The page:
5A.3 The Preferential Deposition of Snow in Complex Terrain: An LES Investigation

Tuesday, 21 June 2016: 8:30 AM
The Canyons (Sheraton Salt Lake City Hotel)
Marc B. Parlange, Monash University, Clayton, Australia; and S. T. Salesky, M. G. Giometto, M. Chamecki, and M. Lehning

The drifting and blowing of snow due to atmospheric turbulence is a significant process in the context of hydrology, avalanche forecasting, ecology, and micrometeorology in alpine and polar regions. Spatial variability in snow deposition, erosion, and transport due to turbulence can lead to large spatial variations in snowpack depth, which is a determining factor for the timing of surface runoff. In mountainous regions, blowing snow can also lead to the formation of snow cornices on the leeward side of mountain peaks, thereby increasing avalanche risk. Despite the importance of snow transport, only a few studies that account for the effects of turbulent airflow on snow erosion, transport, and deposition over complex topography have been conducted to date.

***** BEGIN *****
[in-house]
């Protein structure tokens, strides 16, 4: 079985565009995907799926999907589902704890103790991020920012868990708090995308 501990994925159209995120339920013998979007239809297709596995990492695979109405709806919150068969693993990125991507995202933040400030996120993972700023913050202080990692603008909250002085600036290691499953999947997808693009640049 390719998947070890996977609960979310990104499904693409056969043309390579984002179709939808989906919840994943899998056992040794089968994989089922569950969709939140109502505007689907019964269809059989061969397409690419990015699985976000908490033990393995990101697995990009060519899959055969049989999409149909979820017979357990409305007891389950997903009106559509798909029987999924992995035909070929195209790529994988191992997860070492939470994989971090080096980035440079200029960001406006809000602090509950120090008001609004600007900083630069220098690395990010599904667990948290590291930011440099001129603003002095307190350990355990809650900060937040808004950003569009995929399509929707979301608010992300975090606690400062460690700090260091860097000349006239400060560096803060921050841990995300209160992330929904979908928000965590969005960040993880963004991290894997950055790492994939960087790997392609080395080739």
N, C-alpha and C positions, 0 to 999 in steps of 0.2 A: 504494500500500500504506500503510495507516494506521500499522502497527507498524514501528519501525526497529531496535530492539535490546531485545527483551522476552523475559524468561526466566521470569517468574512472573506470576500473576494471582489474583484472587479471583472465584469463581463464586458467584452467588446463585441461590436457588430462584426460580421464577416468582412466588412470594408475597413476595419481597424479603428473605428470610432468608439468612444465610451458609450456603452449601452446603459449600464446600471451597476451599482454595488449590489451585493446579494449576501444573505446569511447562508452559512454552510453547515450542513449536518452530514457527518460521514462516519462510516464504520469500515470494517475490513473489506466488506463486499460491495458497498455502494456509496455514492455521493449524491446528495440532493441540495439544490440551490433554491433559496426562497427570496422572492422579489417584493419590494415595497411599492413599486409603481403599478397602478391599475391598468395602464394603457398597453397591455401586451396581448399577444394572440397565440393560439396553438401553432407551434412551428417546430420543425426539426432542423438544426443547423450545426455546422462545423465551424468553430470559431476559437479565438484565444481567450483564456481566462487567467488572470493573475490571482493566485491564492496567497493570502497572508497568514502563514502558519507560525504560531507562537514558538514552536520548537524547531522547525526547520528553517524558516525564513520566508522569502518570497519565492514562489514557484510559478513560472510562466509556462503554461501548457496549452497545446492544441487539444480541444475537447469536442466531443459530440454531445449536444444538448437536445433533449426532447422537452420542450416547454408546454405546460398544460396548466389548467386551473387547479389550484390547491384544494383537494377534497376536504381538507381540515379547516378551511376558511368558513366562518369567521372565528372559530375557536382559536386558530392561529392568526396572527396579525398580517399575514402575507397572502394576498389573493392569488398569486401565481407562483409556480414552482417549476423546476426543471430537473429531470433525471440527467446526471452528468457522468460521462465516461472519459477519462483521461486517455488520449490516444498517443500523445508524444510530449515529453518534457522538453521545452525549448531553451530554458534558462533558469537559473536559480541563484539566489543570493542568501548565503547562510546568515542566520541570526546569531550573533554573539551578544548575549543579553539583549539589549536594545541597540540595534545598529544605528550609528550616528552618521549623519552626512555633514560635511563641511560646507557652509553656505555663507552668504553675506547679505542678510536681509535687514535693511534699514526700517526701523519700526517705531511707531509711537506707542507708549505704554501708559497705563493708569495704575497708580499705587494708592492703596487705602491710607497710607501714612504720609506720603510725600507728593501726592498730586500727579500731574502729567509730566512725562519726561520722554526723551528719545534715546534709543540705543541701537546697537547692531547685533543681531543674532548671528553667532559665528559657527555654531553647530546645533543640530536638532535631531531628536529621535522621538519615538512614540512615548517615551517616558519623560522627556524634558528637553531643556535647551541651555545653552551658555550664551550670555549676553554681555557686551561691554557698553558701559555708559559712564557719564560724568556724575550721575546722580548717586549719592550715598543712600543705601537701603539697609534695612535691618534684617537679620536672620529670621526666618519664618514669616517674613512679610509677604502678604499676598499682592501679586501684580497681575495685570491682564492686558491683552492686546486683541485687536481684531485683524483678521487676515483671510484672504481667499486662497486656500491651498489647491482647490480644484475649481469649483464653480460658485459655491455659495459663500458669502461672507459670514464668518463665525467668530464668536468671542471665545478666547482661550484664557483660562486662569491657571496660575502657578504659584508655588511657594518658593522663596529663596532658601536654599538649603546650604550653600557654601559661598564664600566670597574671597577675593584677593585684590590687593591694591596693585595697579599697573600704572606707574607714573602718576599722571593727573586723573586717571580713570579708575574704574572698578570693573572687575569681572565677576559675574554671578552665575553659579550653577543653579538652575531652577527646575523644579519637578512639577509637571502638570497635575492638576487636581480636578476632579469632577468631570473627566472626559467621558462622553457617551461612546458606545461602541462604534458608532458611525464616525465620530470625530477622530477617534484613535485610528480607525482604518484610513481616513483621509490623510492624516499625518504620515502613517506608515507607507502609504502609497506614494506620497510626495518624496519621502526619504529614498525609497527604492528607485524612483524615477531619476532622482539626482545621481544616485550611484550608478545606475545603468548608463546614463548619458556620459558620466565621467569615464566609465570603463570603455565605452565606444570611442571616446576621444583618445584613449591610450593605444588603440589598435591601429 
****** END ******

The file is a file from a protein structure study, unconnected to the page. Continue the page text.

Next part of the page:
In this study, we investigate the effects of turbulence on snow deposition and erosion in complex terrain using large eddy simulation (LES). A finite-volume Eulerian code for heavy particles is used to evolve the snow concentration field, and wall models are developed for the snow erosion and deposition fluxes. Surface topography is represented with a Cartesian cut cell method for the particle concentration field and with an immersed boundary method for momentum. The numerical model is validated through a comparison to wind tunnel data of heavy particle deposition over model topography, and simulations of snow deposition over idealized topography are conducted. Relationships between the topography, turbulent flow structures, and snow erosion and deposition will be explored, and numerical considerations will be discussed.

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